Survey to hunt out unscrupulous B&B-type landlords

Trafalgar Road's guest houses shine, but some other landlords could exploit the system.

Trafalgar Road's guest houses shine, but some other landlords could exploit the system. - Credit: Archant

A HOUSING survey is aiming to lift the lid on the amount of low quality bedsits threatening to hamper the holiday trade in Great Yarmouth.

Dozens of questionnaires have been sent out to businesses purporting to trade as hotels or guest houses asking, among other things, the nationality of those who live there.

Glenn Buck, community protection manager at the borough council, said a surplus of B&B type accommodation left over from a 1950s heyday was ripe for exploitation among unscrupulous landlords, often for the migrant worker market.

The battle he said had already been partly lost in the secondary holiday zone where planners faced with empty hotels had been forced to relent. But with some guest houses in the primary holiday area now morphing into HMO’s (houses of multiple occupation) the council needed to know the scale of the problem before it could properly tackle it, he added.

“There are 40 or 50 licensed HMO’s that we know of, but that is just the tip of the iceberg,” he said.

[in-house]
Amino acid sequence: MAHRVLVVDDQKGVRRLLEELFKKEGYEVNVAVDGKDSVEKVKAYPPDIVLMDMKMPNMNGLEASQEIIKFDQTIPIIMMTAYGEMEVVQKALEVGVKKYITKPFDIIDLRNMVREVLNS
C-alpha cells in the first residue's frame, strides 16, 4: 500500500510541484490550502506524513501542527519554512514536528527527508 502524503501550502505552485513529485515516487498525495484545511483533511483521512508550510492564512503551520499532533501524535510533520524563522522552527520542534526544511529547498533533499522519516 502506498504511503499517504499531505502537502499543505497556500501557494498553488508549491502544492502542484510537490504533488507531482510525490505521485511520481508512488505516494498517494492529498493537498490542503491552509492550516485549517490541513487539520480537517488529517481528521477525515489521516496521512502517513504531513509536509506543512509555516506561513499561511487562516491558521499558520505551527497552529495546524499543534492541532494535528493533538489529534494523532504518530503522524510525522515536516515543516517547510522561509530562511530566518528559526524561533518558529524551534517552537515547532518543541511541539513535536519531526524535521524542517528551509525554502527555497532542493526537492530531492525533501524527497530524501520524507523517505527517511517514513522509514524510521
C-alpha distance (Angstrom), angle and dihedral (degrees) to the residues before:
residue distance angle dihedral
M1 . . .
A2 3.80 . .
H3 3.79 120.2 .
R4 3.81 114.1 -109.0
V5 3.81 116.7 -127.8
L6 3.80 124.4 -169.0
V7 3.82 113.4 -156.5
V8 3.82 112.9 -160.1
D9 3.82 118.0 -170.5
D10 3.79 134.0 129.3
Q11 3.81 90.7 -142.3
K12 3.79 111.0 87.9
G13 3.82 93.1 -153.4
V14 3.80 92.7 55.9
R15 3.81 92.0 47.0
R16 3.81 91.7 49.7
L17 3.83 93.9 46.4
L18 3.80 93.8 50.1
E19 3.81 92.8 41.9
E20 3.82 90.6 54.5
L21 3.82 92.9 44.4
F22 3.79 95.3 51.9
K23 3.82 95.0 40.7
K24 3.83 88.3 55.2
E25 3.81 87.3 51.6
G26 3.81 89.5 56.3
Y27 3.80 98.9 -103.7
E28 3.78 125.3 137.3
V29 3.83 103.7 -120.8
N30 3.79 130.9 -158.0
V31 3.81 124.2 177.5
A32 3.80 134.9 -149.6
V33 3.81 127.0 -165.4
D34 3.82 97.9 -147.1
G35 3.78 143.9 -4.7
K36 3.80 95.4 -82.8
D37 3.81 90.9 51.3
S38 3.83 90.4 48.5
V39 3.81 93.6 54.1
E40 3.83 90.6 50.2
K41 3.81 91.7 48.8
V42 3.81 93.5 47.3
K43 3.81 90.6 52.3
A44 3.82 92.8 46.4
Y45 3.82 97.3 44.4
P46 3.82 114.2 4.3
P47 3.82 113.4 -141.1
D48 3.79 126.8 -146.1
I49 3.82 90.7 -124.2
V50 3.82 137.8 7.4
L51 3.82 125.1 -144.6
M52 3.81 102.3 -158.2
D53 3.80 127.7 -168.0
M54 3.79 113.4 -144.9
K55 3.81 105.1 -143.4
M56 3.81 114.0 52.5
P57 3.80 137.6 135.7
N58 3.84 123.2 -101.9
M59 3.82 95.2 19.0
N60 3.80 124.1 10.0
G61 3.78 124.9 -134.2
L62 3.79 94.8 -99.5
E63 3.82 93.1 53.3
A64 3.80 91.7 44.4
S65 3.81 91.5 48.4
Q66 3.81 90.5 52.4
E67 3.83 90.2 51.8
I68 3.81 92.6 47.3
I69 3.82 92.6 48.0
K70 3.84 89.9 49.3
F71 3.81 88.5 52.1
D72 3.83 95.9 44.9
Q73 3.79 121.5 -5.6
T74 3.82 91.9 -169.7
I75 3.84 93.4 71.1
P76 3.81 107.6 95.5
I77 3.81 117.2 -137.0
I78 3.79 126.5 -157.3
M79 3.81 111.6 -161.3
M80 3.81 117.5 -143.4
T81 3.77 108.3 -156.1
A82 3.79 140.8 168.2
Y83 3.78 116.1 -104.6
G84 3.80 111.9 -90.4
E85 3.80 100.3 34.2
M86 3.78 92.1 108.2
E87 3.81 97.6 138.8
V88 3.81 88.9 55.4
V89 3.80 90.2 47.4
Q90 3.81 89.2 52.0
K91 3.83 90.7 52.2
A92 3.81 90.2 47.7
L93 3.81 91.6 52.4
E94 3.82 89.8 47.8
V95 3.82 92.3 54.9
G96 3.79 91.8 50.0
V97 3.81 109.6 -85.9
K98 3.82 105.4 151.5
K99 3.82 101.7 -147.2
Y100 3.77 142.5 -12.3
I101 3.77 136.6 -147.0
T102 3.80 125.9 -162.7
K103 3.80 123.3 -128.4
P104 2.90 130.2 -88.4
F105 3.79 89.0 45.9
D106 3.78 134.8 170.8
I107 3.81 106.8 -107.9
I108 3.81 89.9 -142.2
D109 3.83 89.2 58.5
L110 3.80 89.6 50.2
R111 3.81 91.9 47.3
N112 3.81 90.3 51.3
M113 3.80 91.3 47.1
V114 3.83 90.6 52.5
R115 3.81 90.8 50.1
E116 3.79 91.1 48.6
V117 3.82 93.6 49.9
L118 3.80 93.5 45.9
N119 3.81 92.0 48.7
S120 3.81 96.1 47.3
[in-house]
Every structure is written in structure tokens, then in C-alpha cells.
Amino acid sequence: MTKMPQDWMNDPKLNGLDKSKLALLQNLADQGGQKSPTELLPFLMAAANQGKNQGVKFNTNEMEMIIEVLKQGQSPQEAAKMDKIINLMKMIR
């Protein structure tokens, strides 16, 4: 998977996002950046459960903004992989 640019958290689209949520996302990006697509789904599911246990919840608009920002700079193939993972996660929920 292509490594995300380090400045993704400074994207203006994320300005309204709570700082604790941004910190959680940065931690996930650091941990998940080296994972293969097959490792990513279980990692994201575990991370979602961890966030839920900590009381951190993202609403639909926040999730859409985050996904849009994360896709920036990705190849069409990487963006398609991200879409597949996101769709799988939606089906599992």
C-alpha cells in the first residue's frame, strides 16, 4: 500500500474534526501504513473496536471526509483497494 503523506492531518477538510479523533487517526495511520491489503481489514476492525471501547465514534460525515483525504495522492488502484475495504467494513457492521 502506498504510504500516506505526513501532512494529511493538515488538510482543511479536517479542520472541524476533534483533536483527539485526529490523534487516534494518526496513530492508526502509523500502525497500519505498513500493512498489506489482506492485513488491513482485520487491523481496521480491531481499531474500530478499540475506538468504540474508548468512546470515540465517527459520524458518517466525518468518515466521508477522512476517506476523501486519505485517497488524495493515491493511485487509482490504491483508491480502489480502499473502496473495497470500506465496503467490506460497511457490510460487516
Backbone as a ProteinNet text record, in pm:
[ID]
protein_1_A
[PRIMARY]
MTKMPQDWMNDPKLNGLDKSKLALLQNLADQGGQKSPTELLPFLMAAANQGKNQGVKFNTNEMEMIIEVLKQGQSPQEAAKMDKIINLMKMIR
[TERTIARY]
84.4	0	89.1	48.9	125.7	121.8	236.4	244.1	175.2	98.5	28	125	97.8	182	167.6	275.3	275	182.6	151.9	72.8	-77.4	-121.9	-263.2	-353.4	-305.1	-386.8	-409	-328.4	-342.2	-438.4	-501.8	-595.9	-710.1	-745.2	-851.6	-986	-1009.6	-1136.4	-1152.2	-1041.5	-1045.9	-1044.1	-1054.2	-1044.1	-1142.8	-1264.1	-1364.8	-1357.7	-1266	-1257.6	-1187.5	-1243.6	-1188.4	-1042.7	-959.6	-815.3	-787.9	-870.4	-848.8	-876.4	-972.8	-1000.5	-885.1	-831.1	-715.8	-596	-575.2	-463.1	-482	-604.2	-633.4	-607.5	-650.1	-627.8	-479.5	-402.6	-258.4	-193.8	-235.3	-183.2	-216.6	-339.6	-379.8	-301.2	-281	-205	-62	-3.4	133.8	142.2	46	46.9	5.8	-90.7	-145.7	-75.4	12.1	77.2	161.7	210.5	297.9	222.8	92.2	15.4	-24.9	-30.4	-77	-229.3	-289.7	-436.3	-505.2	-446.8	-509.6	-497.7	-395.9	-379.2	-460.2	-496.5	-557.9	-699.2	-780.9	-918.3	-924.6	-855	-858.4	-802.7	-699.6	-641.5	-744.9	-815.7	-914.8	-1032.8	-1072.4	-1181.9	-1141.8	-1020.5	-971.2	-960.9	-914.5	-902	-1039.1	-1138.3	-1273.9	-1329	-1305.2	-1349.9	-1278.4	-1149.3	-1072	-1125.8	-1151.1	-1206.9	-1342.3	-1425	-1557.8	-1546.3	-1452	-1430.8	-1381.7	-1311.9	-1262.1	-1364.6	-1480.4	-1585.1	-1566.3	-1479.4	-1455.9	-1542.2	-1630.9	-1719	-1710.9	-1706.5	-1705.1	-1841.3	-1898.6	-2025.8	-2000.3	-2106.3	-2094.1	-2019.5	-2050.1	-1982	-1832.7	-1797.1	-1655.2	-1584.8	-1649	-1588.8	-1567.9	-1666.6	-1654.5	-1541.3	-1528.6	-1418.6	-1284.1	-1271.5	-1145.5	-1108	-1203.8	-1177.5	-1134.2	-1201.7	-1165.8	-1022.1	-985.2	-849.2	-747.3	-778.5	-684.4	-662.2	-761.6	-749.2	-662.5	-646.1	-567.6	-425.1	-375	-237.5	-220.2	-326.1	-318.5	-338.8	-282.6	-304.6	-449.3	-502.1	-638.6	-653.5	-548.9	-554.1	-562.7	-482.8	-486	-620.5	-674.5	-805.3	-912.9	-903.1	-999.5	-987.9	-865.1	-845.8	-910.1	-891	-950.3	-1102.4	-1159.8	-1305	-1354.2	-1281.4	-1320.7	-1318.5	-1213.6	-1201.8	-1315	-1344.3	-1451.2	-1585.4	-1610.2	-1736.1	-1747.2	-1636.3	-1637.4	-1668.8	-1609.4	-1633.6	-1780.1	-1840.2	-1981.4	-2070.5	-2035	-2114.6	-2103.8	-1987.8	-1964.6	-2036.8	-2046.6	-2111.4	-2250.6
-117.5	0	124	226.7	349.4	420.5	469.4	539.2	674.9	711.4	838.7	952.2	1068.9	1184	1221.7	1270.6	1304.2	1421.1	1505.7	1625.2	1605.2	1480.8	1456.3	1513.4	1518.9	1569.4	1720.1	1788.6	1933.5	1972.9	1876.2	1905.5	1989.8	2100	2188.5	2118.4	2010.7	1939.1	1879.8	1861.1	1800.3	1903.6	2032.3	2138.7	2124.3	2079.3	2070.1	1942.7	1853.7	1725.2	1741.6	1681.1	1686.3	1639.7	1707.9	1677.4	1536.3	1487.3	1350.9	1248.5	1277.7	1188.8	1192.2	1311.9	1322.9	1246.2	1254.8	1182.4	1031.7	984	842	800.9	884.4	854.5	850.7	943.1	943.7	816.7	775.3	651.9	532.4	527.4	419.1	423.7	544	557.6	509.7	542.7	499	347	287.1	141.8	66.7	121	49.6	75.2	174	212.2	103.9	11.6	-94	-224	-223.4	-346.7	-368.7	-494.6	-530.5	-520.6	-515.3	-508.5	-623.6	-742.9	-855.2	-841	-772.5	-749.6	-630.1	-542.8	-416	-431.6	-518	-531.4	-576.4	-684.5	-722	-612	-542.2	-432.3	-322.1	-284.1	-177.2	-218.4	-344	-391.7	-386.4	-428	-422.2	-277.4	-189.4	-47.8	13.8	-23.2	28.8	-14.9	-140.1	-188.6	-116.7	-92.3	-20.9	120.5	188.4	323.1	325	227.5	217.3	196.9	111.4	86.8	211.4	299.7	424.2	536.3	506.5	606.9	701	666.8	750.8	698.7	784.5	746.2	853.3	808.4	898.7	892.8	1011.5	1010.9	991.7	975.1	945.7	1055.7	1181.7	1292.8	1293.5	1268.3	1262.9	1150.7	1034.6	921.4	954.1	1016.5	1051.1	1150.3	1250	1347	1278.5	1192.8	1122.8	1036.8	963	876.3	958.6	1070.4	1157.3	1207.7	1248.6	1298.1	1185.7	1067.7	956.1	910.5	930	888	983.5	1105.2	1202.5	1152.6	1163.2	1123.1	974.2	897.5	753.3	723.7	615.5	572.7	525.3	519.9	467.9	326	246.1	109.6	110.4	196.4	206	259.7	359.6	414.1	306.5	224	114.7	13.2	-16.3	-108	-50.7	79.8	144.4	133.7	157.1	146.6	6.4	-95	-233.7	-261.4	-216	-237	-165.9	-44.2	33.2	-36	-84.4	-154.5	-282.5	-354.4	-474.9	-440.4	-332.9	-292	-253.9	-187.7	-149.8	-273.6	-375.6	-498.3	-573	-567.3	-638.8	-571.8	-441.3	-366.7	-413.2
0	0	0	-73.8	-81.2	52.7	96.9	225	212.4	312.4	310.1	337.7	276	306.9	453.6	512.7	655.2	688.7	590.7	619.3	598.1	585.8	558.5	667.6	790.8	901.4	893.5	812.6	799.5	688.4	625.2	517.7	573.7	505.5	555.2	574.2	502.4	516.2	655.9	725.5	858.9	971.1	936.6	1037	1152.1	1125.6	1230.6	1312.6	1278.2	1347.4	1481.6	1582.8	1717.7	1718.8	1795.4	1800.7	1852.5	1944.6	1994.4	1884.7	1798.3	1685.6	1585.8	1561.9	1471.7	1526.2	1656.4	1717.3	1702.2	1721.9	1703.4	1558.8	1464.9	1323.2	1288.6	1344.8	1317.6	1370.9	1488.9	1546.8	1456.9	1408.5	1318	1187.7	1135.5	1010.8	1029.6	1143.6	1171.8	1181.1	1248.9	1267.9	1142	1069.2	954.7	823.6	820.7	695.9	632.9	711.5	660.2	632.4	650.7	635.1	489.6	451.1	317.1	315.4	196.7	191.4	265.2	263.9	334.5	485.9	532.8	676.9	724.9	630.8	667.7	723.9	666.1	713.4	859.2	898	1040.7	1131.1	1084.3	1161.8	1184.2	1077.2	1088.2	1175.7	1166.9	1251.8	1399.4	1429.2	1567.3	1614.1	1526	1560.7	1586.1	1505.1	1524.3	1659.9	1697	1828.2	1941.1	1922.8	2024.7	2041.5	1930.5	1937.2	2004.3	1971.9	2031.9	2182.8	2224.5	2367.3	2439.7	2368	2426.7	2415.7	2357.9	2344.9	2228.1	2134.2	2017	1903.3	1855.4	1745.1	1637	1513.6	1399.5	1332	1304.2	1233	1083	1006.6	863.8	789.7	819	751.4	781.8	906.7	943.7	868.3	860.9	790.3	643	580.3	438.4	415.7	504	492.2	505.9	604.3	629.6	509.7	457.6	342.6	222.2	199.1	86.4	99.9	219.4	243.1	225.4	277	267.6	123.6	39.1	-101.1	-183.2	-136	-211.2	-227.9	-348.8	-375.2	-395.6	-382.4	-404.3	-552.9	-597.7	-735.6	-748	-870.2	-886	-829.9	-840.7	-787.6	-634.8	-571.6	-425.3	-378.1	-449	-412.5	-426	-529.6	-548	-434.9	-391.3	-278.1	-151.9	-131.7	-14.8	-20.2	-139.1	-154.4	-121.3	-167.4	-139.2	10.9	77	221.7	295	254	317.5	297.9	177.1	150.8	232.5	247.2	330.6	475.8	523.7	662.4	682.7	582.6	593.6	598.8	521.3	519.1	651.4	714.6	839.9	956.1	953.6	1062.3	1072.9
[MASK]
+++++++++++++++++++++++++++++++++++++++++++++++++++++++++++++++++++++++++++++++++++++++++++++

“Plenty of places have a B&B sign above the door but have not been a guest house for donkey’s years. People are using them for housing and those who live there have no other address in the UK.

“We are finding some real horror stories where people are living in overcrowded, unsafe conditions, without fire escapes and inadequate shared facilities. Others have a mixed use and there are all sorts of issues there.

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“Also there can be an degree of anti social behaviour and a concern about erosion of holiday accommodation.

Mr Buck said the council appreciated the slide into HMO’s was a “sign of the times” with some guest houses taking migrant workers in over the winter but reverting to holiday use in the summer to make ends meet.

“We have got issues and it’s not an easy ride,” he said. “If they are permanent homes they need to be decent, and many of them are clean and very good. We want to know the extent of the problem then we can put some resources into tackling it.”

Often landlords were operating in breach of planning regulations and overcharging tenants, he said. A few high-profile prosecutions had seen HMO’s shut down, their inhabitants “melting” back into the town but sometimes moved back into boarded up buildings by defiant landlords.

“We are not trying to put B&Bs out of business, we appreciate the difficult trading conditions. But we cannot sanction breaking the law. The bona fide business community are keen for us to take these out of the primary holiday area,” Mr Buck said.

Malcolm Bird, who runs a guest house in Euston Road and is a director of the tourist authority welcomed the move.

He said: “They are here and they are here to stay. What needs to be put into action is the infrastructure that allows for that. The problem is it changes the character of the area. They are a short term answer to a long term problem. I have complained about the quality of these buildings. If they are doing something decent hoteliers will be pleased.”